Throwback Thursdays: A look back at game-changer ad campaigns over the years

Throwback Thursdays: A look back at game-changer ad campaigns over the years

Over 50 years ago, an ad campaign made Beetle, the world’s most popular car.


Mumbai: kicks off its Throwback Thursdays series where we go into flashback mode to revisit brilliant ad campaigns created over the years - one campaign at a time. Be it in Print, Television, or Digital (in the recent past)- the medium is irrelevant so long as the messaging was crystal clear and the execution fantastic.

And what better campaign to kickstart with, than one considered by many ad gurus as one of the greatest ad campaigns of all times - and one that broke new ground and changed the rules of the game.

It's the 1960s 'Think Small' ad campaign for the Volkswagen Beetle.

Product: Volkswagen Beetle car

Agency: Doyle Dane Bernbach (DDB)

Country: United States

Year: 1959

Think Small was one of the most famous ads in the advertising campaign for the Volkswagen Beetle, art-directed by Helmut Krone, the copy written by Julian Koenig.

However, there was nothing small about the campaign’s aspirations!

Consider this. The first Beetles arrived in the United States in the 1950s. Volkswagen had hired the Doyle Dane Bernbach (DDB) ad agency to create a campaign that would introduce the German car to the US market.

A lot was working against the Beetle. It was small and plain in comparison to the big, flashy cars that Americans were obsessed with, at the time. Also, it was awkwardly shaped (which later led to it being dubbed the “Beetle”). And to make matters worse for its sellers, this was at a time when following World War II the anti-German sentiment was at a high. The initial reception to the car was expectedly lukewarm.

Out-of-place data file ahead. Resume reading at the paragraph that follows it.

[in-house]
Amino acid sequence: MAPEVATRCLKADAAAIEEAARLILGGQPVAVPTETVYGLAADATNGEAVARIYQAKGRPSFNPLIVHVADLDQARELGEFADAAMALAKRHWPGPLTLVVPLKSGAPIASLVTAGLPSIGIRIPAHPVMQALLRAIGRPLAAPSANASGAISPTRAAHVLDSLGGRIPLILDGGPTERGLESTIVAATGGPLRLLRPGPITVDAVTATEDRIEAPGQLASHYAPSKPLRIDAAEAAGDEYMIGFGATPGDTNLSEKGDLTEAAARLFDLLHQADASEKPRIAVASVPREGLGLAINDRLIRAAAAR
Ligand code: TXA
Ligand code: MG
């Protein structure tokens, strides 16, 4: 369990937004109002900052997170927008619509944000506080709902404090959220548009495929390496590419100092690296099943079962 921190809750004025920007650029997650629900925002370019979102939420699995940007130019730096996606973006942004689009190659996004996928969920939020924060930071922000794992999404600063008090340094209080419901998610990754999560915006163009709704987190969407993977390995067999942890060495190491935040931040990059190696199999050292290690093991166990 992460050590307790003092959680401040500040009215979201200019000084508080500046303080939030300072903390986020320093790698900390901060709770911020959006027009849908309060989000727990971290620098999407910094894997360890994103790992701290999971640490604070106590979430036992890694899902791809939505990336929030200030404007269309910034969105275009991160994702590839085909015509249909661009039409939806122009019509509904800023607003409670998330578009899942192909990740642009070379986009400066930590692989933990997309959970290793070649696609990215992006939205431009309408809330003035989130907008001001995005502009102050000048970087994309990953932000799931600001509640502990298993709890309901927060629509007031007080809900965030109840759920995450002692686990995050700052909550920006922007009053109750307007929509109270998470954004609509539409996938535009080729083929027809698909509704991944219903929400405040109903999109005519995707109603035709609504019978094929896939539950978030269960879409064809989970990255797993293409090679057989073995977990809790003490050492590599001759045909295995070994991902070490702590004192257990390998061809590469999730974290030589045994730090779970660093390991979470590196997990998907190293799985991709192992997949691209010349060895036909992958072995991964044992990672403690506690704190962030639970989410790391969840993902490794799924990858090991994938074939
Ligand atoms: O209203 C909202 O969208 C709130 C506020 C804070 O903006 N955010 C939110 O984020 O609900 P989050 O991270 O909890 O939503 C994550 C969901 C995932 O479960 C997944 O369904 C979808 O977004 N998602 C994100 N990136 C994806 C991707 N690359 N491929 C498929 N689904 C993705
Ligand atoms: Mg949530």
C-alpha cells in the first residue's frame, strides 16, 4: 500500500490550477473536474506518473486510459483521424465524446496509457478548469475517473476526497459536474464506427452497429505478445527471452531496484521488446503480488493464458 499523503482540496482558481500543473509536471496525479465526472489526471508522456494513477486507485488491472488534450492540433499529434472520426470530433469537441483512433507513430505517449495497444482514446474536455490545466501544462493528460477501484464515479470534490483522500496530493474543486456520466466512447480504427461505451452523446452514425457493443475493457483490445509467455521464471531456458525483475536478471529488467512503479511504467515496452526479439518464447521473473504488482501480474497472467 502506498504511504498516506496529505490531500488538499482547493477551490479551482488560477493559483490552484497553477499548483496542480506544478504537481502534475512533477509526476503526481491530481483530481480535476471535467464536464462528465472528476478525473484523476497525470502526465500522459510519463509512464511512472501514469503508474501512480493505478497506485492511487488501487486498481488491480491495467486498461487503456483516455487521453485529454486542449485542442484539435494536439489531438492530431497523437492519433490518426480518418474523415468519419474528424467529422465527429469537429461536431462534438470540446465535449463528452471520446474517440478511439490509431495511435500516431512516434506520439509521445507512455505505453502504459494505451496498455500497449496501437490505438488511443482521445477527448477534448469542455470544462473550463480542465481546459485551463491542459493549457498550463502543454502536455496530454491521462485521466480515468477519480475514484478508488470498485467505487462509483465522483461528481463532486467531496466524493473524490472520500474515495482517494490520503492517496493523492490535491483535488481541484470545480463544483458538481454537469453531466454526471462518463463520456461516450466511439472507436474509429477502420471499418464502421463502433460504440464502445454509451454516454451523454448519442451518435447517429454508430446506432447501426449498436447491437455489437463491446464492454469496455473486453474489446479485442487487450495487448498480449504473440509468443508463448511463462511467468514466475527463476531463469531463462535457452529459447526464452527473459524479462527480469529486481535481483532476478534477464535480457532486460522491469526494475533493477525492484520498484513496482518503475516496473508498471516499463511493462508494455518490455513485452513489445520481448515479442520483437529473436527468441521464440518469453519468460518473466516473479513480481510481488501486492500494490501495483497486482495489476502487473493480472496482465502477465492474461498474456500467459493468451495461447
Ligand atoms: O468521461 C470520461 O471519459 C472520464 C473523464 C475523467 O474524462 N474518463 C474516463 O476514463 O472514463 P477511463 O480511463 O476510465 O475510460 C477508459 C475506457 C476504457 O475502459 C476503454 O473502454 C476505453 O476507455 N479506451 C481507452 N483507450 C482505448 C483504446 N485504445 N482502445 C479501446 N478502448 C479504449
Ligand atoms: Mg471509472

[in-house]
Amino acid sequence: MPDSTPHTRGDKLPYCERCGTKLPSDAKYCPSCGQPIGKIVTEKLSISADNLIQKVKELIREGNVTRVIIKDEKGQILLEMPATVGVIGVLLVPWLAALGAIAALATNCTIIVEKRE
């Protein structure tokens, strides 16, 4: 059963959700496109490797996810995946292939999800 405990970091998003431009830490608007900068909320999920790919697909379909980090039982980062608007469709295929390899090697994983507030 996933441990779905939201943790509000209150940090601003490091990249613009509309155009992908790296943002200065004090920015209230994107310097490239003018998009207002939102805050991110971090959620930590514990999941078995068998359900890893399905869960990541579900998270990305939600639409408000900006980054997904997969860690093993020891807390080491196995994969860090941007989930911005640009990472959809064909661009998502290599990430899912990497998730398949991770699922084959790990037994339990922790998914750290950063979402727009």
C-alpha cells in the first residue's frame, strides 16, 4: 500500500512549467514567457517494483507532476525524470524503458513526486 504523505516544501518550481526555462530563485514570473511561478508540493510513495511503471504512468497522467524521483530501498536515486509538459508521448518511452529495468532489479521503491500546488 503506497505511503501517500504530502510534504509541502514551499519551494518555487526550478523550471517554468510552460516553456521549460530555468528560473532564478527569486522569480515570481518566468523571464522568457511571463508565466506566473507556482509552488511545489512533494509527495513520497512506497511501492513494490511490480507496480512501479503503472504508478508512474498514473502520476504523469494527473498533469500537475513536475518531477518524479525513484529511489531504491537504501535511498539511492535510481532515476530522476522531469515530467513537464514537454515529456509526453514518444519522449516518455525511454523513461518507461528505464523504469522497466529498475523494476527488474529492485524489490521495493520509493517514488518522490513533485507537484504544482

Here’s how an ad agency changed the car’s fate.

In 1960, DDB launched a game-changing campaign called “Think Small”, that promoted the car’s diminutive size as a distinct advantage to consumers.

The black & white campaign encouraged drivers to "Think Small." DDB revolved the print campaigns around the car’s ‘small’ form and focussed on minimalism. It contradicted the traditional association of automobiles with luxury and big size, keeping simplicity at its core.

This is why most of the print ads from this campaign and others that followed had a lot of empty white space with a small, stark picture of a Beetle, followed by a copy that matter-of-factly listed the compact car’s advantages in an irreverent, even self-deprecating manner.

Each ad that followed in the series stood on its own, highlighting the car’s strengths while not trying to hide its possible weakness. And they were so cleverly done that they left the readers keen to watch out for the next one.

Even more notably, the ads were modestly unpretentious and emphasised as much on the intelligence, frugality, and essence of the Beetle’s buyer as they did on the car itself. The smart copy asking ‘Do you earn too much to afford one', is a case in point- implying that don’t let your money (or its excess thereof) come in the way of buying a good car!

This tone of dry humour became a hallmark of Volkswagen Beetle ads, even later in its Television commercials. The ads effectively made the case for why owning a small, oddly-shaped car (in other words: thinking small) actually made sense, managing to show the consumer the bigger picture.

And the rest, as they say, is history or rather the stuff that advertising lore is made up of.

The Volkswagen Beetle Print Ads shook the automobile industry and the marketing landscape of the 1960s and over the next several years, VW became the top-selling auto-import in the US.     

Doyle Dane Bernbach's Volkswagen Beetle campaign was ranked as the best advertising campaign of the twentieth century by Ad Age, in a survey of North American advertisements.

The distinctive but simple print campaign and the equally brilliant ones that followed it, brought widespread attention to the car, imbibing the Beetle in pop culture for years to come.

It did much more than boost sales and build a lifetime of brand loyalty. The ad, and the work of the creative minds behind it, changed the very nature of advertising, becoming known as one of the most legendary campaigns of all time.